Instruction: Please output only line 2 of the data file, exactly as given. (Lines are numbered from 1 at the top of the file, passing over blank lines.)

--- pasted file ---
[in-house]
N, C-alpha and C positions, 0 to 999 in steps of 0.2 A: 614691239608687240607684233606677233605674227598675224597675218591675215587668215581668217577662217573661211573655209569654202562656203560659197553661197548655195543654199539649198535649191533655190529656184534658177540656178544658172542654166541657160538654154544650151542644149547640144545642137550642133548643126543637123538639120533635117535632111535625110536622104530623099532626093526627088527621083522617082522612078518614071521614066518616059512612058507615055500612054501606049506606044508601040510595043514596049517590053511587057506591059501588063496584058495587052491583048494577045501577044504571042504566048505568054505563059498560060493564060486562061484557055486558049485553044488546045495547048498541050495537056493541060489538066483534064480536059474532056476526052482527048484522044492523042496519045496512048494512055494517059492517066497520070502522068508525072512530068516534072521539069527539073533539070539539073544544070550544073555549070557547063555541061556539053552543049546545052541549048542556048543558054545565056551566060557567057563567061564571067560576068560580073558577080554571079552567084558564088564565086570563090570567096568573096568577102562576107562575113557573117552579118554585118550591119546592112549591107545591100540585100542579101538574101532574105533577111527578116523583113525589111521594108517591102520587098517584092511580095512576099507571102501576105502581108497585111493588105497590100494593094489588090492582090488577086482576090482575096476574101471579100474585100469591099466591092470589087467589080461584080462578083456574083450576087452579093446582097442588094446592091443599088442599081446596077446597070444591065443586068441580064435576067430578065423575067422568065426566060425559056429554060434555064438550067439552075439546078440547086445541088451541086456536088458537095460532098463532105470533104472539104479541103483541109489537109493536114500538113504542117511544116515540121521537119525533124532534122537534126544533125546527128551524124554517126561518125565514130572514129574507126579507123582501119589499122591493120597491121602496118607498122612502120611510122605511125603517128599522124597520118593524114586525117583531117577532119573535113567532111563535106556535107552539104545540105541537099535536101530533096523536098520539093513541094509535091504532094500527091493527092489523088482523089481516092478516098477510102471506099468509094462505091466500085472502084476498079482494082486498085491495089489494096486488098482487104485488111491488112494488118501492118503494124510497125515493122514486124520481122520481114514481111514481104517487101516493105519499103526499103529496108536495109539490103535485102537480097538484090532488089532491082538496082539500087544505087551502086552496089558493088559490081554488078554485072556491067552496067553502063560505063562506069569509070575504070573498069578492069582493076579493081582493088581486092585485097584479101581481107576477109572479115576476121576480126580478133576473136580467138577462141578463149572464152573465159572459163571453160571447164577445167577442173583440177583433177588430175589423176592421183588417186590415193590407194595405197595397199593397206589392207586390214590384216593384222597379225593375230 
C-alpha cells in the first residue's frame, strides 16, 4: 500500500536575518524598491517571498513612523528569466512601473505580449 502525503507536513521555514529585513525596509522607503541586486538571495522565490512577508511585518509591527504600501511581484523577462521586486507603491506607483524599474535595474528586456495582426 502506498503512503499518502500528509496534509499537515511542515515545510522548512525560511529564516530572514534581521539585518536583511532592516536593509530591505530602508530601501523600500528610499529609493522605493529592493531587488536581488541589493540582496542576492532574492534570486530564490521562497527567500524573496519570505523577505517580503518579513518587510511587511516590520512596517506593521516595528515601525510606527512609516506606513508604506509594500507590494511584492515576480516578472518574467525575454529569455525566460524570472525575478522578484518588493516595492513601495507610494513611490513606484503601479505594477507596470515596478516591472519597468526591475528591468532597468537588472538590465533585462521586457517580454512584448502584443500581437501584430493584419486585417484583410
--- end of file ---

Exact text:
N, C-alpha and C positions, 0 to 999 in steps of 0.2 A: 614691239608687240607684233606677233605674227598675224597675218591675215587668215581668217577662217573661211573655209569654202562656203560659197553661197548655195543654199539649198535649191533655190529656184534658177540656178544658172542654166541657160538654154544650151542644149547640144545642137550642133548643126543637123538639120533635117535632111535625110536622104530623099532626093526627088527621083522617082522612078518614071521614066518616059512612058507615055500612054501606049506606044508601040510595043514596049517590053511587057506591059501588063496584058495587052491583048494577045501577044504571042504566048505568054505563059498560060493564060486562061484557055486558049485553044488546045495547048498541050495537056493541060489538066483534064480536059474532056476526052482527048484522044492523042496519045496512048494512055494517059492517066497520070502522068508525072512530068516534072521539069527539073533539070539539073544544070550544073555549070557547063555541061556539053552543049546545052541549048542556048543558054545565056551566060557567057563567061564571067560576068560580073558577080554571079552567084558564088564565086570563090570567096568573096568577102562576107562575113557573117552579118554585118550591119546592112549591107545591100540585100542579101538574101532574105533577111527578116523583113525589111521594108517591102520587098517584092511580095512576099507571102501576105502581108497585111493588105497590100494593094489588090492582090488577086482576090482575096476574101471579100474585100469591099466591092470589087467589080461584080462578083456574083450576087452579093446582097442588094446592091443599088442599081446596077446597070444591065443586068441580064435576067430578065423575067422568065426566060425559056429554060434555064438550067439552075439546078440547086445541088451541086456536088458537095460532098463532105470533104472539104479541103483541109489537109493536114500538113504542117511544116515540121521537119525533124532534122537534126544533125546527128551524124554517126561518125565514130572514129574507126579507123582501119589499122591493120597491121602496118607498122612502120611510122605511125603517128599522124597520118593524114586525117583531117577532119573535113567532111563535106556535107552539104545540105541537099535536101530533096523536098520539093513541094509535091504532094500527091493527092489523088482523089481516092478516098477510102471506099468509094462505091466500085472502084476498079482494082486498085491495089489494096486488098482487104485488111491488112494488118501492118503494124510497125515493122514486124520481122520481114514481111514481104517487101516493105519499103526499103529496108536495109539490103535485102537480097538484090532488089532491082538496082539500087544505087551502086552496089558493088559490081554488078554485072556491067552496067553502063560505063562506069569509070575504070573498069578492069582493076579493081582493088581486092585485097584479101581481107576477109572479115576476121576480126580478133576473136580467138577462141578463149572464152573465159572459163571453160571447164577445167577442173583440177583433177588430175589423176592421183588417186590415193590407194595405197595397199593397206589392207586390214590384216593384222597379225593375230 